Sunday, November 11, 2018

Armistice Day/Remembrance Day-"Maginot Waltz"





November 11, 2018.  100th anniversary of the end of World War I.  The memorial ceremony was shown from London on the BBC today.  70 world leaders attended the memorial ceremony in Paris. Both were extremely emotional and moving.

Ralph McTell, the singer/songwriter I have mentioned to you before, has always had a fascination with World War I.  He wrote a song, "Maginot Waltz" which was from his album "Easy" from 1974. I have the song for you here along with the lyrics.  (By the way, a "charabanc" is a type of bus.) 

Ralph McTell was honored to speak recently at the evening memorial ceremony at the Menin Gate in Ypres, France. (Traffic is closed every evening through this gate at 7:00 PM for this memorial.)  You may read about this just here. 

May we always remember those who gave their lives in the Great War,  "the war to end war."



All off to Brighton in a charabanc
Albert played his banjo and how we sang.
The beer was expensive but the laughter was free
Oh how we do love to all be beside the sea.
Albert had a cousin named Marjorie
And I had been noticing that she had noticed me.
I quickly decided if she didn't mind it
I would spend the day in her gay company.
We shared a plate of whelks strolling side by side.
I said she weren't too old to take a donkey ride
But I didn't mind when she laughed and said no
So we paused for a while and listened to the minstrel show.
There was a notice at the Palace Pier
It said there was to be a dance that night and it wasn't dear.
I explained of course that I could only waltz
And so we waltzed to every tune and air.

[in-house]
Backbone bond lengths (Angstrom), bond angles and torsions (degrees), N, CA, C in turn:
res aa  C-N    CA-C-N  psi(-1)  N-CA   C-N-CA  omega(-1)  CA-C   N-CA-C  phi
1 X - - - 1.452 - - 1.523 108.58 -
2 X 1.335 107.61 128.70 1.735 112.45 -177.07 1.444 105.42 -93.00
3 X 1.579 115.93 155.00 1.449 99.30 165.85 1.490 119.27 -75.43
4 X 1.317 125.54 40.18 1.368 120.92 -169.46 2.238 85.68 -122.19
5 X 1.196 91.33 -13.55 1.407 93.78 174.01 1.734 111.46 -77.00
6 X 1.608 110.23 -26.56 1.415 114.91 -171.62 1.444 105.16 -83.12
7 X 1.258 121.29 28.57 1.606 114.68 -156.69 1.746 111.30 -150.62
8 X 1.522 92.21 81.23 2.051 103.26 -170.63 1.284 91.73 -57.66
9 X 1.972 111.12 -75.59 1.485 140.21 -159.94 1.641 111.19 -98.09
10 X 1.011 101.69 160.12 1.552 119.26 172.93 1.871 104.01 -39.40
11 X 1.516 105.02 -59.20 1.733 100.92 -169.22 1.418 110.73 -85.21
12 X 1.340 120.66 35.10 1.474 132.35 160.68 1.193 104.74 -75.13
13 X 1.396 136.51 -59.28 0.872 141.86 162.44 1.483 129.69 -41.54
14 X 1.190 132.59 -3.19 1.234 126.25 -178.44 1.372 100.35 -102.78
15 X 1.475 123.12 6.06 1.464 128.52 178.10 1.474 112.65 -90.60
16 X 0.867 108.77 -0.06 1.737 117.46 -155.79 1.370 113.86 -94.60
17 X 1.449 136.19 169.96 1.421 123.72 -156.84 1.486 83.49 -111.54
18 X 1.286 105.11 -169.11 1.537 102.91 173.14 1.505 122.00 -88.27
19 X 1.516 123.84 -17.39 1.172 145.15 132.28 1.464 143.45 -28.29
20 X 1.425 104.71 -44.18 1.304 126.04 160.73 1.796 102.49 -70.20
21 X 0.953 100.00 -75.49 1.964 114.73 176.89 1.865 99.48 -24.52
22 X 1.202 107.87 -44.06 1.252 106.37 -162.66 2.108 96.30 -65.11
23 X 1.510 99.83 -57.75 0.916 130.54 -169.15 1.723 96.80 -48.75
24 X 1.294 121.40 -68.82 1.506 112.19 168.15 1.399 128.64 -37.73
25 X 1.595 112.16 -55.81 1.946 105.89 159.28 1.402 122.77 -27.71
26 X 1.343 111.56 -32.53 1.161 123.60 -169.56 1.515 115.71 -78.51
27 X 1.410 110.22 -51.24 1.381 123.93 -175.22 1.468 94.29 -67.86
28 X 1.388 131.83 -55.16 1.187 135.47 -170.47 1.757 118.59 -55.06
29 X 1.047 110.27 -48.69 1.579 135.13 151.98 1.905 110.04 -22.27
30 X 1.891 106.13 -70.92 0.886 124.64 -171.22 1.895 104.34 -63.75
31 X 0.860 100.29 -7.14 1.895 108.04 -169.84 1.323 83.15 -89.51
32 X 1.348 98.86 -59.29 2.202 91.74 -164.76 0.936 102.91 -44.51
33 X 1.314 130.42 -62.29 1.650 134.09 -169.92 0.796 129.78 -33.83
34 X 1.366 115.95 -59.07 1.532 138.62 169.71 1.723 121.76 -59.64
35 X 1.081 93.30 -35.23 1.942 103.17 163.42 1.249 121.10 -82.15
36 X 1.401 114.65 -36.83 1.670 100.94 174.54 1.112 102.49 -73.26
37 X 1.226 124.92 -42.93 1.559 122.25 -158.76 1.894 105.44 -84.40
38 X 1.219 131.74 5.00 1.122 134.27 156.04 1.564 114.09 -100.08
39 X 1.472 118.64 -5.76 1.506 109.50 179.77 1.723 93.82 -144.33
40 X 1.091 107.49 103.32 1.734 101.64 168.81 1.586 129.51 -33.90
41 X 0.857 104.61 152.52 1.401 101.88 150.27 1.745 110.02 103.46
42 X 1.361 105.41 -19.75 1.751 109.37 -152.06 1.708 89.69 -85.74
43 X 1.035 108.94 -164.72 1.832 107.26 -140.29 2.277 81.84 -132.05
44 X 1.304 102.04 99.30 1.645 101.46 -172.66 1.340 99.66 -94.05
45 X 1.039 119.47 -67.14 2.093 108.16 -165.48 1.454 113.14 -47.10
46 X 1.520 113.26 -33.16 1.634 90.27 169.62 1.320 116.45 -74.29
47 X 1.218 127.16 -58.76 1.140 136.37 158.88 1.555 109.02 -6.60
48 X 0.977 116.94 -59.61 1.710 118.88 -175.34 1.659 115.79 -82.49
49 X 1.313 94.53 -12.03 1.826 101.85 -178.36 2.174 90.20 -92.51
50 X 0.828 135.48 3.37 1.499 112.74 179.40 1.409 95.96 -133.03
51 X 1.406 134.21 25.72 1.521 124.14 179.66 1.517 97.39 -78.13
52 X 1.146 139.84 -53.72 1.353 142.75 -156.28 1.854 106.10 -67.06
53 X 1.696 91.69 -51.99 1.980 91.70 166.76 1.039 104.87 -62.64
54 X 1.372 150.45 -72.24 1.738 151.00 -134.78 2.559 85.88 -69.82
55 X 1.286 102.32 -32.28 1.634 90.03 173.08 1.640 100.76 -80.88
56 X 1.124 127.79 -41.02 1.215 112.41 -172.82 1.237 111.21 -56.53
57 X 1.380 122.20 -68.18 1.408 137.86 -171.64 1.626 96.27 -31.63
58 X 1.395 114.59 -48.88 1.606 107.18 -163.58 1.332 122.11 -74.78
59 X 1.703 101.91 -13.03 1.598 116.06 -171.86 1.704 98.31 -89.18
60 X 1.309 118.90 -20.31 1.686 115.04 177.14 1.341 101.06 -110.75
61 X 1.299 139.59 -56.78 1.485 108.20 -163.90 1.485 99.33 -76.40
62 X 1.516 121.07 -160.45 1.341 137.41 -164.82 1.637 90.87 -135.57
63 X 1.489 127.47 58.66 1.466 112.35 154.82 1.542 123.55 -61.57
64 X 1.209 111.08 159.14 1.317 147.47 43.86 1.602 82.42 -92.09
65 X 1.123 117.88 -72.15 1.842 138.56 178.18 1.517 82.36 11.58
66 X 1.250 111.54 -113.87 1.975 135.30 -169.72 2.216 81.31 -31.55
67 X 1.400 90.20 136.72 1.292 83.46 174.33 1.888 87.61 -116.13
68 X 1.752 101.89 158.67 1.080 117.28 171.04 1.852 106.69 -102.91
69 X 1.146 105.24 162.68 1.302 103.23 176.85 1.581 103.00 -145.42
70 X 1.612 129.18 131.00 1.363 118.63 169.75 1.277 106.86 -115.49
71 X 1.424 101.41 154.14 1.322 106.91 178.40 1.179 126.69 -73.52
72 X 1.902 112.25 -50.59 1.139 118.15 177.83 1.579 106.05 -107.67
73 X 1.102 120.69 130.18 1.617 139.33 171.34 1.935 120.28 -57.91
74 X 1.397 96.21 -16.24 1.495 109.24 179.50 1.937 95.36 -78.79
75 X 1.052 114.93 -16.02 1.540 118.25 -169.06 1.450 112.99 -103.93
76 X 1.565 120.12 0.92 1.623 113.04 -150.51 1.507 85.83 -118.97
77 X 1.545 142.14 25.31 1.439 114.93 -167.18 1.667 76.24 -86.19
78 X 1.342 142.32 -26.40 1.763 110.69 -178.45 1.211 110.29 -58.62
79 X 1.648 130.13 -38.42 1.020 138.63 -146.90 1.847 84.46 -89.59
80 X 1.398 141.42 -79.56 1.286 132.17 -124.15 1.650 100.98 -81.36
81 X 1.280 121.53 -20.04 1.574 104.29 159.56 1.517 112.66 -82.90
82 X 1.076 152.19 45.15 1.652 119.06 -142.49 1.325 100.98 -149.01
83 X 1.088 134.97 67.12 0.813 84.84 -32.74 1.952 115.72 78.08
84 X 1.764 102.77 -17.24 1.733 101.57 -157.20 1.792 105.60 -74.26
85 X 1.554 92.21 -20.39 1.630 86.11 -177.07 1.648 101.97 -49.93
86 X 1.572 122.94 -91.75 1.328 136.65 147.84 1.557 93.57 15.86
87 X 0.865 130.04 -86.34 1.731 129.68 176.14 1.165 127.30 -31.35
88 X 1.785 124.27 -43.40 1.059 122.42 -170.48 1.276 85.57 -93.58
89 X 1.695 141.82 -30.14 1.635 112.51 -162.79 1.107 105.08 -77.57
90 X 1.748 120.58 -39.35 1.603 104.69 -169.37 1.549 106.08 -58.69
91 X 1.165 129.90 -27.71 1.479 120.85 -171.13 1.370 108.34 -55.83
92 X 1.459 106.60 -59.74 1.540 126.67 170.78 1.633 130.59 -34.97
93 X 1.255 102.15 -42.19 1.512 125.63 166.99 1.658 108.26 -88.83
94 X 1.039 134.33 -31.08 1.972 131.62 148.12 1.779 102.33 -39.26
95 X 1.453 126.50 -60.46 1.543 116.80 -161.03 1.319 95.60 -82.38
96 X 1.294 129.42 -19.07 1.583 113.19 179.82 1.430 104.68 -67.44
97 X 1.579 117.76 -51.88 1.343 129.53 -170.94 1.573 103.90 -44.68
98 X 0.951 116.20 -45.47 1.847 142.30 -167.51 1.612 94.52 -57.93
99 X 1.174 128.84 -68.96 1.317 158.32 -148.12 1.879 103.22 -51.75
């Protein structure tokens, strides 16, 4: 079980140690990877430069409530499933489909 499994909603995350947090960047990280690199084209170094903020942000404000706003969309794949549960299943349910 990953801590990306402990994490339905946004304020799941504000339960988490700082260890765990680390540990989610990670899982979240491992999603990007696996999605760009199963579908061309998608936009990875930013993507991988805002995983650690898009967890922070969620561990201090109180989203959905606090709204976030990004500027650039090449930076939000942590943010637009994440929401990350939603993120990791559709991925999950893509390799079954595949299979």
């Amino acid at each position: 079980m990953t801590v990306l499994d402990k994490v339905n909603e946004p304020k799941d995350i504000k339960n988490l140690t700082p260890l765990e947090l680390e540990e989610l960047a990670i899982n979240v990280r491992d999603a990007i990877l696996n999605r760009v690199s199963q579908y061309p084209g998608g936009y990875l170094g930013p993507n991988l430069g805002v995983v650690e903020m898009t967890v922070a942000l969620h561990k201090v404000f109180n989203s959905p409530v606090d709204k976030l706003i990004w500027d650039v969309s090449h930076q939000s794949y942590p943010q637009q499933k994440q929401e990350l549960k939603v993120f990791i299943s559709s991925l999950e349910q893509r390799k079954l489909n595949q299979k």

Nine o'clock come round we had to take the charabanc
And Albert was too drunk to play the banjo but still we sang
All except Marjorie, I could tell at a glance
Because me and Albert was leaving for France.
I said we'll both be home in a week or two
Me and Albert and Lord Kitchener will teach the Hun a thing or two.
I'm sure to return, after me do not yearn
And we will waltz together all our lives through.
Ralph McTell on his Facebook singing this song and also "The Unknown Soldier".  You MUST click on this link and listen, it is incredibly moving. You will thank me.  The link is here.    You're welcome.

22 comments:

  1. Hi Kay - thanks for the reminder of Eastbourne - it's always good to see the photos. I didn't know about Ralph McTell's link ... interesting. I'll be back to check in on and listen to the music. I heard quite a lot of the commemorative events - but not being home and being completely out of the time zone ... and not having a tv ... but thanks for updating us - we need peace and thoughtfulness ... Hilary

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    1. Of course, you would recognize Eastbourne! I am sure that you know about Ralph McTell! Peace and thoughtfulness, in short supply these days. x

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  2. Such sadness in that song.....It was a terrible war. But aren't they all. Today is my grandfather's birthday. He was always very proud that the armistice was signed on his birthday. He was 26 that year.

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    1. It is a very sad song but it conveys the sorrow of the young men lost, doesn't it? Music can communicate anything.